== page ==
A number of strict controls were built into the process to help to ensure that those included in the sample represent Canadian undergraduates.
This year, the rankings approach of previous years has been replaced with a rating method, based on letter grades. As in past report cards, a mean score for each university is calculated for each question, based on the responses of students who attend that school. But, in 2004, universities have been assigned a letter grade that matches their mean scores out of a maximum of 5.0 for each variable. The letter grading is based on the following grid:
A+ = 4.6 and above
A = 4.4 A- = 4.2
B+ = 4.0
B = 3.8
C = 3.2
C- = 3.0
D = Less than 3.0
This approach to grading was developed from analyzing the distribution of mean scores from an index variable, developed from an aggregate score based on each of the measurements of satisfaction about the university-experience examined in the survey. The grid was then applied to the mean score of responses received from each university, for each variable, and grades were assigned based on the mean score received. Because sample sizes are significantly smaller when comparing one university to another, there may not be statistically significant differences separating universities that receive different letter grades (i.e. 'A' versus 'A-'), although their mean scores are different.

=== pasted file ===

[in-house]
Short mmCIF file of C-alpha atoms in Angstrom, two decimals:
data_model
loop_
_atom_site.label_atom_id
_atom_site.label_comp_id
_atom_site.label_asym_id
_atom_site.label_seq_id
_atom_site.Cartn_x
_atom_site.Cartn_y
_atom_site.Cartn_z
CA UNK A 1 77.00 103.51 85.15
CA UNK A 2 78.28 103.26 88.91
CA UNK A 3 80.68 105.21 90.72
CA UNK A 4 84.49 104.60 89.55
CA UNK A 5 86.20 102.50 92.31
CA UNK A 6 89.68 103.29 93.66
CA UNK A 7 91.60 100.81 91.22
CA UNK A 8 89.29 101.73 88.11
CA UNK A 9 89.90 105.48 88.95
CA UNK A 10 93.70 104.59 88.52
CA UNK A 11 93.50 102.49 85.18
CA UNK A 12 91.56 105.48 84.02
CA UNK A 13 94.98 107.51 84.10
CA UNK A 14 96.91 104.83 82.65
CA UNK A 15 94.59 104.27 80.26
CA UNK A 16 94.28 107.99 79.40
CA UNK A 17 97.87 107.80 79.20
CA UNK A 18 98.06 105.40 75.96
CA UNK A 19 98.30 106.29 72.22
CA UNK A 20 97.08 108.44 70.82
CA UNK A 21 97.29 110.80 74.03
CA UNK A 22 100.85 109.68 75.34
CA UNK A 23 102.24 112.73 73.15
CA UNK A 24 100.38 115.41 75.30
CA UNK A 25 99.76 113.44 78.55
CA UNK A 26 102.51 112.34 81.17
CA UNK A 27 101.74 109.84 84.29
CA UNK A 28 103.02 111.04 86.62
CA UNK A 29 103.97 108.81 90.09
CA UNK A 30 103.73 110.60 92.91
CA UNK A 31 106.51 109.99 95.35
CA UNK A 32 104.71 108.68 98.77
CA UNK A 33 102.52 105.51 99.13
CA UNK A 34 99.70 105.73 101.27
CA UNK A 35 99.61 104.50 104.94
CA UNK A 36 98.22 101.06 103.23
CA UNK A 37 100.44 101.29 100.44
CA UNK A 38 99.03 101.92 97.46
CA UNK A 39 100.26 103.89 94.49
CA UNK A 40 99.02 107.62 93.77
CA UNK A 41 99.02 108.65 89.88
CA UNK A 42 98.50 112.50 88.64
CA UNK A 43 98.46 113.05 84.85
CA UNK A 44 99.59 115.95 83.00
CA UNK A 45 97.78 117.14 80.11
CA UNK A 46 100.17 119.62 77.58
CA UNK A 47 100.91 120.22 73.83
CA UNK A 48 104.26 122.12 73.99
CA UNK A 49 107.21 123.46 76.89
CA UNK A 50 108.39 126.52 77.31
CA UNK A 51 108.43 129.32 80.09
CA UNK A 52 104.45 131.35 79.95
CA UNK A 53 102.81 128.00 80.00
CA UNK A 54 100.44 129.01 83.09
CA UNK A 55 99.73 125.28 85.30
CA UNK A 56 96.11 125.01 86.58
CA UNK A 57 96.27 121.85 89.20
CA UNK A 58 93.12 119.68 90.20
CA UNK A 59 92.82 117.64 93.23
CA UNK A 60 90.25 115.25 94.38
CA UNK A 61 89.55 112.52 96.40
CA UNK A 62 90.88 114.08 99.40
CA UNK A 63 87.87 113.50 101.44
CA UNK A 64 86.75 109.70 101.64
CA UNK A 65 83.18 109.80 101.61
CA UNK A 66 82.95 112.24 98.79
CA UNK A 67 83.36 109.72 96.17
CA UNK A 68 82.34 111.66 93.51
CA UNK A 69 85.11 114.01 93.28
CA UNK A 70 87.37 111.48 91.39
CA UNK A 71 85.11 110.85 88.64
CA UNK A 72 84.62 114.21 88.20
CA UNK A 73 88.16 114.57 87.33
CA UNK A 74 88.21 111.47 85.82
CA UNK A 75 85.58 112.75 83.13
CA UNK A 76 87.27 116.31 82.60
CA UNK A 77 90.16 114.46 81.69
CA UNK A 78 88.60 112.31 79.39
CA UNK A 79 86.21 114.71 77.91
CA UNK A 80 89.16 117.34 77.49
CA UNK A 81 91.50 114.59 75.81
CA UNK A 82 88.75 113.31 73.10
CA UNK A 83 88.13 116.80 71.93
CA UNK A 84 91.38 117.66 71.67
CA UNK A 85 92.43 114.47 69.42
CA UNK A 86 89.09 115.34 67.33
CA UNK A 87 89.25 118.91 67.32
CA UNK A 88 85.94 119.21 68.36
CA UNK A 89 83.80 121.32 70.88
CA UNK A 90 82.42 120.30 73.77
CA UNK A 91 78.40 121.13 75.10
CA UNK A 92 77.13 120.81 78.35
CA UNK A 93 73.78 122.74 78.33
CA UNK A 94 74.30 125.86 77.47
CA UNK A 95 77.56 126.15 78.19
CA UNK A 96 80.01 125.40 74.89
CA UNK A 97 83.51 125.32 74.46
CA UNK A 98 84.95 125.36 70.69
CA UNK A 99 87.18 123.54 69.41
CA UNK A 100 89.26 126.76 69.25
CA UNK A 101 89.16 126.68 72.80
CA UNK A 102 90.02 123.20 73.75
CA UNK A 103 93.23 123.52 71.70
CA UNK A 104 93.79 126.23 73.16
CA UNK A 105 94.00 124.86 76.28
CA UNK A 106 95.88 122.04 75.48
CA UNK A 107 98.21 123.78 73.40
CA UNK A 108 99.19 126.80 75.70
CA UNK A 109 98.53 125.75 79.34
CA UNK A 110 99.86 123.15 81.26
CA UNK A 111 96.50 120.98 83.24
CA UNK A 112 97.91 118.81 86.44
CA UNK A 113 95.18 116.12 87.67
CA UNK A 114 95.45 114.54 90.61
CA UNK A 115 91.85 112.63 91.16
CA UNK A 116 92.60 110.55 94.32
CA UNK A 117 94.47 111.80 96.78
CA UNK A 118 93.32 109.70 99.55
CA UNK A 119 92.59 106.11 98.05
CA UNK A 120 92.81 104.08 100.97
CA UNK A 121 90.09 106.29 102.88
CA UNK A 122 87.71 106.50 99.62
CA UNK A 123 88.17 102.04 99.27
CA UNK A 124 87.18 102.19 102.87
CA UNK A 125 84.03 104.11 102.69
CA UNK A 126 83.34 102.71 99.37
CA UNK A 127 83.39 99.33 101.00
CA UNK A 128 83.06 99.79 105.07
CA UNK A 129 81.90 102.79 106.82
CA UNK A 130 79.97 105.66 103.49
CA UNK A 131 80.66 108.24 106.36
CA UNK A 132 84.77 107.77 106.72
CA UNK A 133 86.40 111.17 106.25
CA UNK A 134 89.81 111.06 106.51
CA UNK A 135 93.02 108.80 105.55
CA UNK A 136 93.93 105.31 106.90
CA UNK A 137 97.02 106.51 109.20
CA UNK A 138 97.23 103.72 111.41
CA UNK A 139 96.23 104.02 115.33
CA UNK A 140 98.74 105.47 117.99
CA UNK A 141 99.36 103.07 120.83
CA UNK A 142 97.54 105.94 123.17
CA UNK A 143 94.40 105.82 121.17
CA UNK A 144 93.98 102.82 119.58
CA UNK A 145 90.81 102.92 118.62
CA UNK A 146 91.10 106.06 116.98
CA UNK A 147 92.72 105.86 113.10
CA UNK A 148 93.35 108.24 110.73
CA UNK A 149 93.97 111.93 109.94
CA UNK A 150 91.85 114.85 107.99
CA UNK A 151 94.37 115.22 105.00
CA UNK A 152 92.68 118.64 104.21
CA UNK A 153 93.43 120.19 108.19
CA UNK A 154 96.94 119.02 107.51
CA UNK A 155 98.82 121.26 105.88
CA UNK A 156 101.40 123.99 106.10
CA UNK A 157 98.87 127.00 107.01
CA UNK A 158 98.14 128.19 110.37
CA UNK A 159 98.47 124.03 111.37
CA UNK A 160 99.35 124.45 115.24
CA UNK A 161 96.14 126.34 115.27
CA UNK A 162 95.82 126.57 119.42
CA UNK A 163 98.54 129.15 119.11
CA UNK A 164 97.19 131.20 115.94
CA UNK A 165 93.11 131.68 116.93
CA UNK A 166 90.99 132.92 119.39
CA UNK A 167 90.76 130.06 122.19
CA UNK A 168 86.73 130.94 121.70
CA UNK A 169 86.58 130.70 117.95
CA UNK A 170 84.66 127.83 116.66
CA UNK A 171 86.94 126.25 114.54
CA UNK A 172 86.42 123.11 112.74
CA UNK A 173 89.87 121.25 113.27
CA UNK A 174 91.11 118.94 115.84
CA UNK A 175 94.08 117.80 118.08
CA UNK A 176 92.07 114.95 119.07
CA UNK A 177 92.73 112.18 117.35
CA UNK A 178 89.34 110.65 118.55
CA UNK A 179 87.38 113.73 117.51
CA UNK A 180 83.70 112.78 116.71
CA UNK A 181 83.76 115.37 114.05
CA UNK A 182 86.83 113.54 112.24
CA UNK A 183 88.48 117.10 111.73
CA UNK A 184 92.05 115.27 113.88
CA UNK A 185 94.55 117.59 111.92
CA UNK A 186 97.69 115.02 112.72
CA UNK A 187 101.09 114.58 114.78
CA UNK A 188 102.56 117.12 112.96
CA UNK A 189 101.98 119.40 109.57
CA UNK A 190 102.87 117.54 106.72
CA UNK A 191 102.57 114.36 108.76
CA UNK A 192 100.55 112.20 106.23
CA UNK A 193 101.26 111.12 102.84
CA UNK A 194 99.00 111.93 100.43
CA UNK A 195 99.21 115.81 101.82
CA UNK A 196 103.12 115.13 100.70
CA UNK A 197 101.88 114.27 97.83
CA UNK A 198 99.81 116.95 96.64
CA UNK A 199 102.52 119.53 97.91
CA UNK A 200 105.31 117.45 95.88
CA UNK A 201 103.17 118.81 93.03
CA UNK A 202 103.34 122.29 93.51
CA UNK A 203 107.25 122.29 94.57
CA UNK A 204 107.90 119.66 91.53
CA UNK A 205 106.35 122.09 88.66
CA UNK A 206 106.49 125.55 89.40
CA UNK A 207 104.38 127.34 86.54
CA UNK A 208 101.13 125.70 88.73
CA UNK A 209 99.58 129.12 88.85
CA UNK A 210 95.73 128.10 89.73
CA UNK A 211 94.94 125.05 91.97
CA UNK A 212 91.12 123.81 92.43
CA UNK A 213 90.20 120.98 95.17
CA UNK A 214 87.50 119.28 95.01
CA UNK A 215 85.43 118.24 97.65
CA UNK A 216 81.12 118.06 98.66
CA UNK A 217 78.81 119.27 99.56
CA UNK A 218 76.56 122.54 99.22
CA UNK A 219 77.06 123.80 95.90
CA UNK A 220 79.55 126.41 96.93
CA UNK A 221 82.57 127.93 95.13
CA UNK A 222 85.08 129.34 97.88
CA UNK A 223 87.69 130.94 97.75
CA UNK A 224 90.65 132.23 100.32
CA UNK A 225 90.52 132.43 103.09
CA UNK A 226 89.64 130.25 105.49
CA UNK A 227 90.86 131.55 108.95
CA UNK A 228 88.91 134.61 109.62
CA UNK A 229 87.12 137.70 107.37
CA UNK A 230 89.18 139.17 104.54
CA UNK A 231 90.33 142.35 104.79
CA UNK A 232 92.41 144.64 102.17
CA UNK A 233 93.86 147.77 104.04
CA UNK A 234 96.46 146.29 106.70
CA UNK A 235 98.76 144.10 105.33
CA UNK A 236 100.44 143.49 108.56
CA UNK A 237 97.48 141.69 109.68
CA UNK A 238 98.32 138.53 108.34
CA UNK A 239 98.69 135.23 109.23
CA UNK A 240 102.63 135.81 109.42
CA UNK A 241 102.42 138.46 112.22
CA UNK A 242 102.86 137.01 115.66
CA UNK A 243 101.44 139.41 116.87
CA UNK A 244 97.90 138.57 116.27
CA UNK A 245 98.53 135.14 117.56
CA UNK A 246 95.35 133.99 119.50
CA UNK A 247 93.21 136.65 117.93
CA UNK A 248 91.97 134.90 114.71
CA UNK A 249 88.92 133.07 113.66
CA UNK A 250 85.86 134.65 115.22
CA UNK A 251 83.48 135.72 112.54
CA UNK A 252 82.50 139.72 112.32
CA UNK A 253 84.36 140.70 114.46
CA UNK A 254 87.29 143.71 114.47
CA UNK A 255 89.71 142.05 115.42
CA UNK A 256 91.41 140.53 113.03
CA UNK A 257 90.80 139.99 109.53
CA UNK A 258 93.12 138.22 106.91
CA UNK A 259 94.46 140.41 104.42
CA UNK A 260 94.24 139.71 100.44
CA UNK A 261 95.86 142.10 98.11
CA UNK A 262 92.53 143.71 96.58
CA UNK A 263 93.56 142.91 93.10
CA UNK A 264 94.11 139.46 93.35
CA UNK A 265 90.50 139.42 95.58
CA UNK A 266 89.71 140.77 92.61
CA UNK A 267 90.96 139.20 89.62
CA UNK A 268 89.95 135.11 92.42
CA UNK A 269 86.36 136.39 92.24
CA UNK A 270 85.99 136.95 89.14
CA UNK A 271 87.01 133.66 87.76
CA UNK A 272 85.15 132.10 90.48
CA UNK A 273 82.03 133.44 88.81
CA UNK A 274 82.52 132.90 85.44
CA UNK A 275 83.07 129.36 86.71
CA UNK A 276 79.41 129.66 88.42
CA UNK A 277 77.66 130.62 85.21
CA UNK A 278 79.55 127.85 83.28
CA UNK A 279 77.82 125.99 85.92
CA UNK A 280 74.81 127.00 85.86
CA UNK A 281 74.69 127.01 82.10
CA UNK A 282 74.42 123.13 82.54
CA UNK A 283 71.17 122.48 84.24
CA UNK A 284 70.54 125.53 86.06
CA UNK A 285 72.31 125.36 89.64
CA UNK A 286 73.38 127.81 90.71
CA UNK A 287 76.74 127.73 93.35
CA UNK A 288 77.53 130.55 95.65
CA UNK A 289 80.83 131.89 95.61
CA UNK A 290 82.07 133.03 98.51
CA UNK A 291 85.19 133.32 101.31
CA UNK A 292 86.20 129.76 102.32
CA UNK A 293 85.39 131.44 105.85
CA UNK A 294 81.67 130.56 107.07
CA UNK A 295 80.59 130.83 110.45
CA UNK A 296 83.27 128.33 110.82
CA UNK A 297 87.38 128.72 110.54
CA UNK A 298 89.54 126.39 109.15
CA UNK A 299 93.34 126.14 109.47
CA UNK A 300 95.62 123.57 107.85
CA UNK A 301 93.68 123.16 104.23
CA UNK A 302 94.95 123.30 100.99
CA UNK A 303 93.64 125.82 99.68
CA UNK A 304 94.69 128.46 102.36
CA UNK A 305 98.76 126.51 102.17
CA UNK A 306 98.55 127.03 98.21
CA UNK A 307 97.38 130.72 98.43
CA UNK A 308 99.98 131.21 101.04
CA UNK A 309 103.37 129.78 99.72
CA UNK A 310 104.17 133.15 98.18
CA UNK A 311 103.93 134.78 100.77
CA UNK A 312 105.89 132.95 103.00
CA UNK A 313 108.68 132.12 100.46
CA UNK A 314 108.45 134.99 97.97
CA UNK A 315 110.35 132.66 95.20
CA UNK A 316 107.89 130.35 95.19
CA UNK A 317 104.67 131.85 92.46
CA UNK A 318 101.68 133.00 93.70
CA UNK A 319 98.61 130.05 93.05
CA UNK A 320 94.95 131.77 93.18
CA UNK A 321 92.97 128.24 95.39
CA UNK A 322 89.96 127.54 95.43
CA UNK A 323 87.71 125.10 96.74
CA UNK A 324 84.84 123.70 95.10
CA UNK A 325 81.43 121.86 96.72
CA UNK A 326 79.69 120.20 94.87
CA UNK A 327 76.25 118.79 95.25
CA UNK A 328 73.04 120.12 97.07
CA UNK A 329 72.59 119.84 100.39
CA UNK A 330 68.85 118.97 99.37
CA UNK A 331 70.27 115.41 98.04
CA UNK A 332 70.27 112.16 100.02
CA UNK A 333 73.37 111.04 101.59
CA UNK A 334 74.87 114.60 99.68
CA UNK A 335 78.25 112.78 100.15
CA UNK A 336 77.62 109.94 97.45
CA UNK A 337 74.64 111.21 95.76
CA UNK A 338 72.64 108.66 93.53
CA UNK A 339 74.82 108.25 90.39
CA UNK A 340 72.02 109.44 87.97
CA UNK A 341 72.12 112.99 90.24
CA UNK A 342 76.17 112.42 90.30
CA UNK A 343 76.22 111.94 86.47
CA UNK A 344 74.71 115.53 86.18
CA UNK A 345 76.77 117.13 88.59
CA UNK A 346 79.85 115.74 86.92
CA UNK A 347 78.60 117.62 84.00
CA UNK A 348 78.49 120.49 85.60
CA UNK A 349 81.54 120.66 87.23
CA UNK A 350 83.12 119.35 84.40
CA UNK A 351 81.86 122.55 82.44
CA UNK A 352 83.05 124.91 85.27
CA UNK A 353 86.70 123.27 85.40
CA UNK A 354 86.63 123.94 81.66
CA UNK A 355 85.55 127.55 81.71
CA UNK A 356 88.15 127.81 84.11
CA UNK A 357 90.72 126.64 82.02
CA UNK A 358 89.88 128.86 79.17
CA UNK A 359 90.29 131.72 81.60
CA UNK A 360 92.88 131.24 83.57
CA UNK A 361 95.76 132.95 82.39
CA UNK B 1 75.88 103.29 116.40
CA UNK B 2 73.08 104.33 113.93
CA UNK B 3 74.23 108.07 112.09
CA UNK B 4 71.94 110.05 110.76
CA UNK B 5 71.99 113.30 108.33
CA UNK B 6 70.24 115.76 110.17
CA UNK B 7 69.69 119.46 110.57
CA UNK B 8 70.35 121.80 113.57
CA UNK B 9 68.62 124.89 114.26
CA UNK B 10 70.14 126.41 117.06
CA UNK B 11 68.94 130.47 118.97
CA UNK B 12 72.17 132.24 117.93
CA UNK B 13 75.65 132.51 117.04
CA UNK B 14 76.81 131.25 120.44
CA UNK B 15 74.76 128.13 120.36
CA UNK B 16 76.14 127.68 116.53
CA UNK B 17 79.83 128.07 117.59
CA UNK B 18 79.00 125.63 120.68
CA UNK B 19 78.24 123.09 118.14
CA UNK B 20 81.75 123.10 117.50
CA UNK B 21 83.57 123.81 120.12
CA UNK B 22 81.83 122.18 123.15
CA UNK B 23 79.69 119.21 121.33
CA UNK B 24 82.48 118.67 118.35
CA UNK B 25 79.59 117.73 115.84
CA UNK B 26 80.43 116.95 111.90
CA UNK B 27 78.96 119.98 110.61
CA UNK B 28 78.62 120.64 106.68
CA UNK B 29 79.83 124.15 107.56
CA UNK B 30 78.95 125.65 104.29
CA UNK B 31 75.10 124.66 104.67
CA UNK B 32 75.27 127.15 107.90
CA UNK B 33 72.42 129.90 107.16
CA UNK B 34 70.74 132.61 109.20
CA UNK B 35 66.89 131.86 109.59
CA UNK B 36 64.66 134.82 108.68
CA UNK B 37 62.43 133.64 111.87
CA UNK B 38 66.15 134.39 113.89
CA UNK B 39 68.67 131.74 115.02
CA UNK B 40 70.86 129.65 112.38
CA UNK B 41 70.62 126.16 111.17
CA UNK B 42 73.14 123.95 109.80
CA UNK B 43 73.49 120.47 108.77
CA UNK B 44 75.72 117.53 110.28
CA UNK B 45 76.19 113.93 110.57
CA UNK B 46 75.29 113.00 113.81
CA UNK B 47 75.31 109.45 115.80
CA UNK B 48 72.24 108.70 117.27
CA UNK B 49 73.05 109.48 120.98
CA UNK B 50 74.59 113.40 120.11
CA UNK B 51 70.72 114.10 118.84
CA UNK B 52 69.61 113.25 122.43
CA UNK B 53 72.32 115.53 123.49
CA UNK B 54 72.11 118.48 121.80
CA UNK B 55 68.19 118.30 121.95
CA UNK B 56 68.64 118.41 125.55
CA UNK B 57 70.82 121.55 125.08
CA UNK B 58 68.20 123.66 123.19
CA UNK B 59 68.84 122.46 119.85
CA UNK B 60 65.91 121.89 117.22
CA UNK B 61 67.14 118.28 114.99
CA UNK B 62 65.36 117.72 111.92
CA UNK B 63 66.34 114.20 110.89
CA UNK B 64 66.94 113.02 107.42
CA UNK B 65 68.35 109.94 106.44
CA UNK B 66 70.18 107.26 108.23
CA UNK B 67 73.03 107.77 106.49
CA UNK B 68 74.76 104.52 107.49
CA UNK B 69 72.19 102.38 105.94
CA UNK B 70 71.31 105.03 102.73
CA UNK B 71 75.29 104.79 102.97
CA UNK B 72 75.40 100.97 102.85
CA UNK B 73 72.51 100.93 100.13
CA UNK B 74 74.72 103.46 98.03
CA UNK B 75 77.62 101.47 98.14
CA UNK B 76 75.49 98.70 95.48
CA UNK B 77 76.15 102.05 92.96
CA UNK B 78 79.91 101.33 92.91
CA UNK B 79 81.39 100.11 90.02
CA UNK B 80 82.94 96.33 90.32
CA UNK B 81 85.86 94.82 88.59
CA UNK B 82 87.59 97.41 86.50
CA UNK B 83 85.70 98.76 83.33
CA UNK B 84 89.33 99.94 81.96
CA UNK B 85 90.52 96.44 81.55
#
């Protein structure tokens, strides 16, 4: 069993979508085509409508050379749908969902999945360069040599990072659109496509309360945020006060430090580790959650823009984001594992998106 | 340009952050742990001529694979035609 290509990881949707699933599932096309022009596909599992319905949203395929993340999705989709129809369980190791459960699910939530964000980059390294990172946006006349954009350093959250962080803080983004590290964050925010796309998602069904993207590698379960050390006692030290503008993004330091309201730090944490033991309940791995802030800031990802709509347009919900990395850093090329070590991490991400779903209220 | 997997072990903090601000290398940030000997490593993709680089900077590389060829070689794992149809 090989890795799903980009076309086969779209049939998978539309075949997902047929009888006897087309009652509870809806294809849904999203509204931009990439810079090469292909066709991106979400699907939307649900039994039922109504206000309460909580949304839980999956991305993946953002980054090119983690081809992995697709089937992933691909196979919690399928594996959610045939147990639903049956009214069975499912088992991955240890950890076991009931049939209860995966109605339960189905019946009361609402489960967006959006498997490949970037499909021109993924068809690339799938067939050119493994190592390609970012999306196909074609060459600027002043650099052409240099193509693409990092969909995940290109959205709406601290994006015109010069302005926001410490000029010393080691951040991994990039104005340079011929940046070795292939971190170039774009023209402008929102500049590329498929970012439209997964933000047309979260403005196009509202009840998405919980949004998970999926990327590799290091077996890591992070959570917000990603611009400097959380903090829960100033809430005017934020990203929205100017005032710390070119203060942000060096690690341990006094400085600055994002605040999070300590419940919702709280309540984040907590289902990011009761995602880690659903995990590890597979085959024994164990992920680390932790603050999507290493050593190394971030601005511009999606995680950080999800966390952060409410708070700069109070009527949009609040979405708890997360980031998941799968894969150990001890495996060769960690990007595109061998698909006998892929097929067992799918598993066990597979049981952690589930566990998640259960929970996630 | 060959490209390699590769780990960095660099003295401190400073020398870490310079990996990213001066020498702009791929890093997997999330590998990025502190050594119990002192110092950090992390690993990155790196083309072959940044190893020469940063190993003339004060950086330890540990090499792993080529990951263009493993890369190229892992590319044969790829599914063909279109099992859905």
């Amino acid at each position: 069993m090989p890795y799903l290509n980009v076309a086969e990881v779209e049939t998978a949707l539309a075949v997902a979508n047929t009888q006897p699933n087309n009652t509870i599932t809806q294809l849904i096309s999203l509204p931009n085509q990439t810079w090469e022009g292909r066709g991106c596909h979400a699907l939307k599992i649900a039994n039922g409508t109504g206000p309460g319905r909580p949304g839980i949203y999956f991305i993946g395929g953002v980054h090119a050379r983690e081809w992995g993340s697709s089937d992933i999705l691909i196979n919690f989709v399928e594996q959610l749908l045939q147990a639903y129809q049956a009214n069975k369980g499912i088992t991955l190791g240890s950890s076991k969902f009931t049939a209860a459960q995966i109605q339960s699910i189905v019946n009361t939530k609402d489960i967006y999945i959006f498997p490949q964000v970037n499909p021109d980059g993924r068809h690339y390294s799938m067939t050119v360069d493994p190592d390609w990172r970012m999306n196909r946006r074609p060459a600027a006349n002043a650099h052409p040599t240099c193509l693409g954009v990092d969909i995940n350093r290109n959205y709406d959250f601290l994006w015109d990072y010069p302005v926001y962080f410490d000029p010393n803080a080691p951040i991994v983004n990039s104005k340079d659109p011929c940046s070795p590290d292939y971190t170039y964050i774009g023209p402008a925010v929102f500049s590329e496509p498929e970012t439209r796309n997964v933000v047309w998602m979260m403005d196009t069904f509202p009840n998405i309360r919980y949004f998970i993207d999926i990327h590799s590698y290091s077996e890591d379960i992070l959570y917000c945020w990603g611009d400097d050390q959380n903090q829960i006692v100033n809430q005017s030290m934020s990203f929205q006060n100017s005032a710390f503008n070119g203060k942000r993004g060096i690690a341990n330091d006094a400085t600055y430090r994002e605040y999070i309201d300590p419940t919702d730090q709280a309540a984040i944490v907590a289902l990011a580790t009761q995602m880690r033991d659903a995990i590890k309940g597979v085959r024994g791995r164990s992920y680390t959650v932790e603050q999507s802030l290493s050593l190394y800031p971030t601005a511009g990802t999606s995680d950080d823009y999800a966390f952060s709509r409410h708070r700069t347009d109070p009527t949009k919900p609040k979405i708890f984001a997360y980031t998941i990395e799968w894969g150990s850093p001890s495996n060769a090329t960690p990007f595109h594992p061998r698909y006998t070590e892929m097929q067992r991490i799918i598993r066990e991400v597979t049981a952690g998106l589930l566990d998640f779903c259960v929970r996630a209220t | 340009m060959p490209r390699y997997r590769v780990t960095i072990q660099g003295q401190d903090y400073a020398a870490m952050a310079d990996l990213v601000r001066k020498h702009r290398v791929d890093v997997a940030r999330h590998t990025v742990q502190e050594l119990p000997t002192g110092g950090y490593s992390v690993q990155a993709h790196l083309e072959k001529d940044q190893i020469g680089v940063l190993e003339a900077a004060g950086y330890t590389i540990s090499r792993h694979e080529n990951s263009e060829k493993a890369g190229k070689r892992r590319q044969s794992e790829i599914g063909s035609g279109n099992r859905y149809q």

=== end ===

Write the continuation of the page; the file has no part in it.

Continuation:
This year, universities are also grouped into three size ranges:
Large: Enrolment over 25,000
Medium: Between 12,500 and 25,000
Small: Under 12,500
"With the change from first-to-last rankings to letter-grade scores, the report card can be used to see the overall picture of any one university, and also to compare universities of similar size with each other," said Tim Woolstencroft, managing partner of The Strategic Counsel, which analyzed the data.
As in previous years, the ratings provided in the University Report Card are based solely on student opinion, derived from answers to the more than 100 questions.